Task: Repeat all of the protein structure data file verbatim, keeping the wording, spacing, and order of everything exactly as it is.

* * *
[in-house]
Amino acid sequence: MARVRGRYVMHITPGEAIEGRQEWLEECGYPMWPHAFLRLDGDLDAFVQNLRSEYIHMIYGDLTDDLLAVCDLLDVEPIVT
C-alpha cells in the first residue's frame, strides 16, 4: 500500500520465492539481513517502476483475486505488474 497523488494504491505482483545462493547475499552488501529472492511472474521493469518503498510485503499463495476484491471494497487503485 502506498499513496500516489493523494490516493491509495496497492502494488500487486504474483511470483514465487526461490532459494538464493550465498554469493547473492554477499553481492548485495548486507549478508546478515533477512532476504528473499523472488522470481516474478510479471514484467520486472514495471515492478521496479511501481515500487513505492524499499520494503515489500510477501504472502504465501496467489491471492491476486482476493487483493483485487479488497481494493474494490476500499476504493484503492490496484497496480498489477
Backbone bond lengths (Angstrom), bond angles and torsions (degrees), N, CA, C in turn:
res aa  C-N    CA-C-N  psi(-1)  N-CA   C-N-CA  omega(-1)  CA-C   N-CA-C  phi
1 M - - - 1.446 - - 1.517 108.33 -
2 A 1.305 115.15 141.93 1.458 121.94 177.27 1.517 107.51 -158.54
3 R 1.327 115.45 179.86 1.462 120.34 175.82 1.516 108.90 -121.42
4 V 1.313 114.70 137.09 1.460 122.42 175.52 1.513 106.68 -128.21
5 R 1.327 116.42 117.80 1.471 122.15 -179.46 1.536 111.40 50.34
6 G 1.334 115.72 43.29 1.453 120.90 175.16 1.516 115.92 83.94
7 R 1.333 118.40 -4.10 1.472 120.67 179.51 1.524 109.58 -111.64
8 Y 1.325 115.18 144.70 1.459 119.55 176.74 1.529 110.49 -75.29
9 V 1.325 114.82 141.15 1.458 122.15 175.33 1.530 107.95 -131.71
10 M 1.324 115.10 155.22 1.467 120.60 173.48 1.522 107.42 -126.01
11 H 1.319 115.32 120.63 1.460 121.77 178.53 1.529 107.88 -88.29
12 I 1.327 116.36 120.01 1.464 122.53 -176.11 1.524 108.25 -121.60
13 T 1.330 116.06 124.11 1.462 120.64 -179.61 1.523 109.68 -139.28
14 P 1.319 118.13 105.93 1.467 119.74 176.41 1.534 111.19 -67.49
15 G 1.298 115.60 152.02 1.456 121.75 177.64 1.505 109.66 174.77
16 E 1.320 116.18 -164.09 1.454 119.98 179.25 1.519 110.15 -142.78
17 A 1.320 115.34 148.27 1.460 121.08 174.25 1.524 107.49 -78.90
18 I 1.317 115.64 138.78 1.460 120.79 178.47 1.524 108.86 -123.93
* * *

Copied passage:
[in-house]
Amino acid sequence: MARVRGRYVMHITPGEAIEGRQEWLEECGYPMWPHAFLRLDGDLDAFVQNLRSEYIHMIYGDLTDDLLAVCDLLDVEPIVT
C-alpha cells in the first residue's frame, strides 16, 4: 500500500520465492539481513517502476483475486505488474 497523488494504491505482483545462493547475499552488501529472492511472474521493469518503498510485503499463495476484491471494497487503485 502506498499513496500516489493523494490516493491509495496497492502494488500487486504474483511470483514465487526461490532459494538464493550465498554469493547473492554477499553481492548485495548486507549478508546478515533477512532476504528473499523472488522470481516474478510479471514484467520486472514495471515492478521496479511501481515500487513505492524499499520494503515489500510477501504472502504465501496467489491471492491476486482476493487483493483485487479488497481494493474494490476500499476504493484503492490496484497496480498489477
Backbone bond lengths (Angstrom), bond angles and torsions (degrees), N, CA, C in turn:
res aa  C-N    CA-C-N  psi(-1)  N-CA   C-N-CA  omega(-1)  CA-C   N-CA-C  phi
1 M - - - 1.446 - - 1.517 108.33 -
2 A 1.305 115.15 141.93 1.458 121.94 177.27 1.517 107.51 -158.54
3 R 1.327 115.45 179.86 1.462 120.34 175.82 1.516 108.90 -121.42
4 V 1.313 114.70 137.09 1.460 122.42 175.52 1.513 106.68 -128.21
5 R 1.327 116.42 117.80 1.471 122.15 -179.46 1.536 111.40 50.34
6 G 1.334 115.72 43.29 1.453 120.90 175.16 1.516 115.92 83.94
7 R 1.333 118.40 -4.10 1.472 120.67 179.51 1.524 109.58 -111.64
8 Y 1.325 115.18 144.70 1.459 119.55 176.74 1.529 110.49 -75.29
9 V 1.325 114.82 141.15 1.458 122.15 175.33 1.530 107.95 -131.71
10 M 1.324 115.10 155.22 1.467 120.60 173.48 1.522 107.42 -126.01
11 H 1.319 115.32 120.63 1.460 121.77 178.53 1.529 107.88 -88.29
12 I 1.327 116.36 120.01 1.464 122.53 -176.11 1.524 108.25 -121.60
13 T 1.330 116.06 124.11 1.462 120.64 -179.61 1.523 109.68 -139.28
14 P 1.319 118.13 105.93 1.467 119.74 176.41 1.534 111.19 -67.49
15 G 1.298 115.60 152.02 1.456 121.75 177.64 1.505 109.66 174.77
16 E 1.320 116.18 -164.09 1.454 119.98 179.25 1.519 110.15 -142.78
17 A 1.320 115.34 148.27 1.460 121.08 174.25 1.524 107.49 -78.90
18 I 1.317 115.64 138.78 1.460 120.79 178.47 1.524 108.86 -123.93